Podcasting and Politics in Singapore : An Experimental Study of Medium Effects

Research output: Journal Publications and Reviews (RGC: 21, 22, 62)21_Publication in refereed journalpeer-review

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Original languageEnglish
Pages (from-to)27-43
Journal / PublicationJournal of Contemporary Eastern Asia
Issue number2
Publication statusPublished - Sep 2009
Externally publishedYes



A ban on political podcasting during the General Elections 2006 in Singapore was justified by the Singaporean government on the grounds that the new medium had a greater power to influence voters than traditional modes of political discourse.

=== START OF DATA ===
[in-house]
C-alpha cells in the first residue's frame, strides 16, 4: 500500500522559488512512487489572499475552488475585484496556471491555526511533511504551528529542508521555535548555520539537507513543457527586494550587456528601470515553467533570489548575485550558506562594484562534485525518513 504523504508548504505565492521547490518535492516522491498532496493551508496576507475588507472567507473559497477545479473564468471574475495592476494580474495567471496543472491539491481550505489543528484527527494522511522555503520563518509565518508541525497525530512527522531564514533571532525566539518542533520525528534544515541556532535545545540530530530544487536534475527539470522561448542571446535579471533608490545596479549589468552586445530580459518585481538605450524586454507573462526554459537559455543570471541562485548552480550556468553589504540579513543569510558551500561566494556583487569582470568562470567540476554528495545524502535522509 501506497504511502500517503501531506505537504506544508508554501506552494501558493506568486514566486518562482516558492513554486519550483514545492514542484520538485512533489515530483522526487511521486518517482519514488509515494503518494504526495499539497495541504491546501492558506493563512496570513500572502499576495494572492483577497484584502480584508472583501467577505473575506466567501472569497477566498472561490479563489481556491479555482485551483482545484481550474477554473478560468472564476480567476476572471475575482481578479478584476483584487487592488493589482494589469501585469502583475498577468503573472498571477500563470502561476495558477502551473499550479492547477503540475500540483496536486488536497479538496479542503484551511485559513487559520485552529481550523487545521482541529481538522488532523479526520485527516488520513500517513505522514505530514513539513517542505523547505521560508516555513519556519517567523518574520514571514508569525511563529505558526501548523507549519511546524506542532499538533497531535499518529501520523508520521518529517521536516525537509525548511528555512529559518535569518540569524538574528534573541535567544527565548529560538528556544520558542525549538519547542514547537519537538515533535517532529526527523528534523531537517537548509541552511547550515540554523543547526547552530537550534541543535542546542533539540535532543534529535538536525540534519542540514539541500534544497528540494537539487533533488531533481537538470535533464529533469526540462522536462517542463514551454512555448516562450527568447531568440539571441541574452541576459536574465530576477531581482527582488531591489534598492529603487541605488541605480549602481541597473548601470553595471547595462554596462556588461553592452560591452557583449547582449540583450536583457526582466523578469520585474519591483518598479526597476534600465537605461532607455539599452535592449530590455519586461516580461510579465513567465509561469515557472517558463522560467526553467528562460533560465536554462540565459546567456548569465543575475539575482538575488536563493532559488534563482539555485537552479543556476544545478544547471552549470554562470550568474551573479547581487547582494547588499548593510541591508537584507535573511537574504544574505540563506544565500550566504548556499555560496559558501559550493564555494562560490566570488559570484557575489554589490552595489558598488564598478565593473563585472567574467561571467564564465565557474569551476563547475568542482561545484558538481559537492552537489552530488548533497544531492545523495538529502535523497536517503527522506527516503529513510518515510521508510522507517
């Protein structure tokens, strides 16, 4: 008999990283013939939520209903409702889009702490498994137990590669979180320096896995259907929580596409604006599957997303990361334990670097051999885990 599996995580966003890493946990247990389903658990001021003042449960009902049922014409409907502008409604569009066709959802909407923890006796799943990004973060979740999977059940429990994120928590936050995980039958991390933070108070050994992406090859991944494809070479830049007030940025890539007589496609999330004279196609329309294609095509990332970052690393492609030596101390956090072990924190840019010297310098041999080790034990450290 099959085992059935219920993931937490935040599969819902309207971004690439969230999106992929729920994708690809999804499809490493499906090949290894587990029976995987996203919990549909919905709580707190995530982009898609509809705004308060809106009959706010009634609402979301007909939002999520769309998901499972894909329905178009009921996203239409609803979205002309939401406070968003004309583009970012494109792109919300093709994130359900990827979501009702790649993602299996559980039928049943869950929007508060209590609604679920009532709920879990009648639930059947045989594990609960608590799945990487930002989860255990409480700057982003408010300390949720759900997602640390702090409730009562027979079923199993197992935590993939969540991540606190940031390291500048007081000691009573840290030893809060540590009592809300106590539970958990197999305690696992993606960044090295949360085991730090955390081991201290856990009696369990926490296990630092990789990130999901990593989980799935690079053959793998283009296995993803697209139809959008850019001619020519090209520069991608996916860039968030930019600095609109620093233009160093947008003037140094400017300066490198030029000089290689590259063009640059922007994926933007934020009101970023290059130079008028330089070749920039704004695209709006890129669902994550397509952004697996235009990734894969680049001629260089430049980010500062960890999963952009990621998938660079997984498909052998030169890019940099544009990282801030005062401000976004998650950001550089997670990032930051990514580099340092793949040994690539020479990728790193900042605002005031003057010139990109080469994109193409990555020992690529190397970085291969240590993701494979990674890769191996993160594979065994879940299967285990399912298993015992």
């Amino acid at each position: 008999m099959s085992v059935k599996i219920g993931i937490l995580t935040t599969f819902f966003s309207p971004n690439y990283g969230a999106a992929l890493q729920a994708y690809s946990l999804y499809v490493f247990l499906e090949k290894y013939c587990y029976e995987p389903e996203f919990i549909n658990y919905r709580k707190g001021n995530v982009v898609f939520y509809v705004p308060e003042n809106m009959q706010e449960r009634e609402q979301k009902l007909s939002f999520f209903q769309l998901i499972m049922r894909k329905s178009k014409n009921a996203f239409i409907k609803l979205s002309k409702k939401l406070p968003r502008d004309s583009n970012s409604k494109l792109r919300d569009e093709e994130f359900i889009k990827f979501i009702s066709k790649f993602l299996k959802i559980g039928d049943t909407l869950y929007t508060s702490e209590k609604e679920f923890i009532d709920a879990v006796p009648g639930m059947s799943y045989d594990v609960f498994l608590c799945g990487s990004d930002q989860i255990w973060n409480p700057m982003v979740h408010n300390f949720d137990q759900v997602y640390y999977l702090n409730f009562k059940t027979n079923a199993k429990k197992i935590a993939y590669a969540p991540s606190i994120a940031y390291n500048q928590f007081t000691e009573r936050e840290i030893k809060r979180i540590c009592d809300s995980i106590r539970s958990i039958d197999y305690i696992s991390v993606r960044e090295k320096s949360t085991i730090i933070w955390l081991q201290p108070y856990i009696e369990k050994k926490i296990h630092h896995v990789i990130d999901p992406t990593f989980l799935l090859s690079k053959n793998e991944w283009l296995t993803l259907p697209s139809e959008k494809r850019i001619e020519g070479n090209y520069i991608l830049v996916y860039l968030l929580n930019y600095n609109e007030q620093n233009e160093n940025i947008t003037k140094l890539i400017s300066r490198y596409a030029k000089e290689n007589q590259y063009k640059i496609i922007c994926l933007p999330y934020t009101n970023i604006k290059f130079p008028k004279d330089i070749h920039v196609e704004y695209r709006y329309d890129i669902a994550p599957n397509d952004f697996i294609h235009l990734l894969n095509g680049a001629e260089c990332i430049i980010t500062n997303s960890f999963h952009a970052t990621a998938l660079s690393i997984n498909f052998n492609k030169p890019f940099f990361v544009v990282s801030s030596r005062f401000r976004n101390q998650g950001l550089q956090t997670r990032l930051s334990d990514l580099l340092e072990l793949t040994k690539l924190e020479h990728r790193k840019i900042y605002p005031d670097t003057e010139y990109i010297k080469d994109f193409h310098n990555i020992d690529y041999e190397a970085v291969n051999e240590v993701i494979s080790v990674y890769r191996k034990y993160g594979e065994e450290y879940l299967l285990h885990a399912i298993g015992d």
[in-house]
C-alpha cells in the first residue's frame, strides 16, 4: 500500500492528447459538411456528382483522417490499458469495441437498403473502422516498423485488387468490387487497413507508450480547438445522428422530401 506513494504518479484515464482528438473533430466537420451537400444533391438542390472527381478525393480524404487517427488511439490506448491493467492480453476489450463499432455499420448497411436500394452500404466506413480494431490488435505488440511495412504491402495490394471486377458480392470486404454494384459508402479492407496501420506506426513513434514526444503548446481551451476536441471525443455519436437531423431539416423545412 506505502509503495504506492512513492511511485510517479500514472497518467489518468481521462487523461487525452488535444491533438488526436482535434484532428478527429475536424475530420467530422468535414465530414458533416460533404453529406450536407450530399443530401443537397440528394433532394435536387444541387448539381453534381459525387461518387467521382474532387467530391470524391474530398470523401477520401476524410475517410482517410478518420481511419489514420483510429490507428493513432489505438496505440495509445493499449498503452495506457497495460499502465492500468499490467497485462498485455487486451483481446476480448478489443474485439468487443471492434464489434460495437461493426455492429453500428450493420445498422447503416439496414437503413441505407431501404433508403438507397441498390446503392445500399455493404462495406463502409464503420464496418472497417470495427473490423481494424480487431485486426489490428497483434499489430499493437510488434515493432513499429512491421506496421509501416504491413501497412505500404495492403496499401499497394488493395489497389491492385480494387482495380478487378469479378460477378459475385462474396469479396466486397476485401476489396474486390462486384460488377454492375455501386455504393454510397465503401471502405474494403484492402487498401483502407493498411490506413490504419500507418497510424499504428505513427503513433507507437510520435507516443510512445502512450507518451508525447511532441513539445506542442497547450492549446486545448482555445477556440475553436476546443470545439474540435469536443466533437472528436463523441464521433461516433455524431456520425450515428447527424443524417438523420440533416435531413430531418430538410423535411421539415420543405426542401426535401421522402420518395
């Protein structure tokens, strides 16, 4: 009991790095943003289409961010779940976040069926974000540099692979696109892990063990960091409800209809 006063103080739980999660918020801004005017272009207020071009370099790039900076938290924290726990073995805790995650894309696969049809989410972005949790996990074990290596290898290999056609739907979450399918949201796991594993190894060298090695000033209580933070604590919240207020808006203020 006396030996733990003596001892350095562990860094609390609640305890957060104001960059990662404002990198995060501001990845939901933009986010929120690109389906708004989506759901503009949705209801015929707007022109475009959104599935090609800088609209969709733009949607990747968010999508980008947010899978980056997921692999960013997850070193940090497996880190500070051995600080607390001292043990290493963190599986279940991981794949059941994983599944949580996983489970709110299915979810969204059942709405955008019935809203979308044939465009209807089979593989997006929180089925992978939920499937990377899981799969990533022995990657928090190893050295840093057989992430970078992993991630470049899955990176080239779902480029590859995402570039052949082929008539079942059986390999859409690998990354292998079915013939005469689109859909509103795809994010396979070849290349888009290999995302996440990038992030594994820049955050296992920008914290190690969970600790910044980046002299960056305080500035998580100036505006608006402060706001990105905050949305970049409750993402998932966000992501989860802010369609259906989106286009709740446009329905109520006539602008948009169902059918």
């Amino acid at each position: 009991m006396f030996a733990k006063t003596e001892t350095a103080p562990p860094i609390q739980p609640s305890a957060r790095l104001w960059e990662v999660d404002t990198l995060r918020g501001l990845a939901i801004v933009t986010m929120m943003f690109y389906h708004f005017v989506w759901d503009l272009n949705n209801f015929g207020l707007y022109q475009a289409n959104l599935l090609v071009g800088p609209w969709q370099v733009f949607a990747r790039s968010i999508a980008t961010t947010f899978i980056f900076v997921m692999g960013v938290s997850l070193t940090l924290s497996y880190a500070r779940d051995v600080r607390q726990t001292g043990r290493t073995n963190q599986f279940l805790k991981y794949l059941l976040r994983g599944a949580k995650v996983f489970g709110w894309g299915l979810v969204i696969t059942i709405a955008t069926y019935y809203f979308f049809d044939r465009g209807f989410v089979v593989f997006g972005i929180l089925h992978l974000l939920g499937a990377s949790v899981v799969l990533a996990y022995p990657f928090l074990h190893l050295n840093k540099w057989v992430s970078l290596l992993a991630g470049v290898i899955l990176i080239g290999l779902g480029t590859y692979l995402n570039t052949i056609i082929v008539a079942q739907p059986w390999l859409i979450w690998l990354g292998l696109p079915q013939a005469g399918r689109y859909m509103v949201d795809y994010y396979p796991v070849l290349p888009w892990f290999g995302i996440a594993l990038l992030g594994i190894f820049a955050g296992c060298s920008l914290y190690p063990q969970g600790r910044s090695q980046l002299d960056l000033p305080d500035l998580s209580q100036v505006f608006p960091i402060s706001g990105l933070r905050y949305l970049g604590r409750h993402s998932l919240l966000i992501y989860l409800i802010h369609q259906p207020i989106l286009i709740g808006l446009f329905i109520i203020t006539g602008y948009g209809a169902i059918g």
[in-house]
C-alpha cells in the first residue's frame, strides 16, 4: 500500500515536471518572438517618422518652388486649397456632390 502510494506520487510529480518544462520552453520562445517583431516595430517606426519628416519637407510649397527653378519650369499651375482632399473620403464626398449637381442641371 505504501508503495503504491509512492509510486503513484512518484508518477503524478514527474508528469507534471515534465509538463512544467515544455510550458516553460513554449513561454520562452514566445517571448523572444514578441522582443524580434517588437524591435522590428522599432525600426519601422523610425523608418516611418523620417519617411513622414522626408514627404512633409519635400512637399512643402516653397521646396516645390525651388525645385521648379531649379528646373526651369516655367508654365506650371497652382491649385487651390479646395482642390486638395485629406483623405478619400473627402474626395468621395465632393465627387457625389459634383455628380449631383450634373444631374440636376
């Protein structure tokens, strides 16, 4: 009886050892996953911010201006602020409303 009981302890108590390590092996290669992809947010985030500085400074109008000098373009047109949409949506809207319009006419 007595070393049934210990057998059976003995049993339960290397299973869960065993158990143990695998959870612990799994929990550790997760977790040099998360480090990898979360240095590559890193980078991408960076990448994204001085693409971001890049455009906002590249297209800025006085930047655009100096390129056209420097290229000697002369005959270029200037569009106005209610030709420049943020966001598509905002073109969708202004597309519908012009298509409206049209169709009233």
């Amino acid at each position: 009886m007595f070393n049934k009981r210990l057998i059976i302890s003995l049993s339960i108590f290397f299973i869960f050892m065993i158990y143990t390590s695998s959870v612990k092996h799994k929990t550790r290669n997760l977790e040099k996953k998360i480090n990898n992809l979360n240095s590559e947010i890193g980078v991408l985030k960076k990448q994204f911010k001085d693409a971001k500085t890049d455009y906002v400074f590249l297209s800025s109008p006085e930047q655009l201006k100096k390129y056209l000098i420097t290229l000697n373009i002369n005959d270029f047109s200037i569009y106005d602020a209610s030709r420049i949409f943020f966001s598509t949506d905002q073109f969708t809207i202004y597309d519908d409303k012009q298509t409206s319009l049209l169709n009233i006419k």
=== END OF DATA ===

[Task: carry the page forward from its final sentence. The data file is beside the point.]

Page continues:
A between-subjects controlled experiment was conducted to test whether podcasts of political speeches had a greater power to influence voters` evaluations of political candidates and likelihood of voting for them than online text-based transcripts of the same speeches. The study also examined whether mere exposure to political speeches online, irrespective of the modality, had an effect on voters` more general political preferences, i.e. the likelihood of support and voting for the opposition. The findings suggest that political podcasts were no more persuasive than text-based websites and that the effects on political preferences, if any, were likely due the exposure to political content online, not because of the nature of the medium. The implications of the findings are discussed.

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